National Partnership for Women & Families

In the News

Minn. Company Granted Injunction Against Contraceptive Coverage Rules

Minn. Company Granted Injunction Against Contraceptive Coverage Rules

December 8, 2014 — A U.S. District Court has granted a Minnesota manufacturing company a permanent injunction from the federal contraceptive coverage rules being implemented under the Affordable Care Act (PL 111-148) because of the owner's religious objections to birth control, the Minneapolis Star Tribune reports.


Gregory Hall, the owner of American Manufacturing, sought an exemption from the contraceptive coverage rules for his company on the grounds that he is an ordained Catholic deacon and contraception is against his religious beliefs.

The permanent injunction was granted as the result of settlement negotiations between Hall's attorneys and the Department of Justice, according to Thomas Mathews, one of Hall's lawyers. Mathews said that DOJ has been negotiating settlements in similar cases nationwide since the Supreme Court ruled in June that certain corporations cannot be required to offer contraceptive coverage in their health plans if their owners have religious objections. The American Manufacturing case is the first such settlement in Minnesota, he said.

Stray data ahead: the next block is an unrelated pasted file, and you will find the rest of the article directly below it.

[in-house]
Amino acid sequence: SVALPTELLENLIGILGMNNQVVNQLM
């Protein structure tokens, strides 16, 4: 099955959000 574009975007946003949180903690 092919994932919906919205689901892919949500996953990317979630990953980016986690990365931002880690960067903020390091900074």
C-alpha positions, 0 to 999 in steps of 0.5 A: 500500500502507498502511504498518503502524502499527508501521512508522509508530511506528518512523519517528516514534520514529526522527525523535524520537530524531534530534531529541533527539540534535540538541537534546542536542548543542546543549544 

Potential Effect, Comments

About half of American Manufacturing's approximately 40 employees are women, and it is not known whether they also object to contraception, according to the Star Tribune.

According to the Star Tribune, the case garnered "relatively little attention" at the time of the ruling, which was released the night before Thanksgiving, but it drew notice after Planned Parenthood Minnesota, North Dakota, South Dakota released a statement.

"It is unbelievable that in 2014, there's still a fight going on about whether women should have access to birth control," Sarah Stoesz, president of the organization, said, adding, "We know firsthand that access to birth control is both a health care and economic concern for women."

Meanwhile, Hall said in a statement from his attorneys, "I hope that the results ... will encourage others to follow the dictates of their religious beliefs and stand up and assert their fundamental and legal rights" (Olson, Star Tribune, 12/4).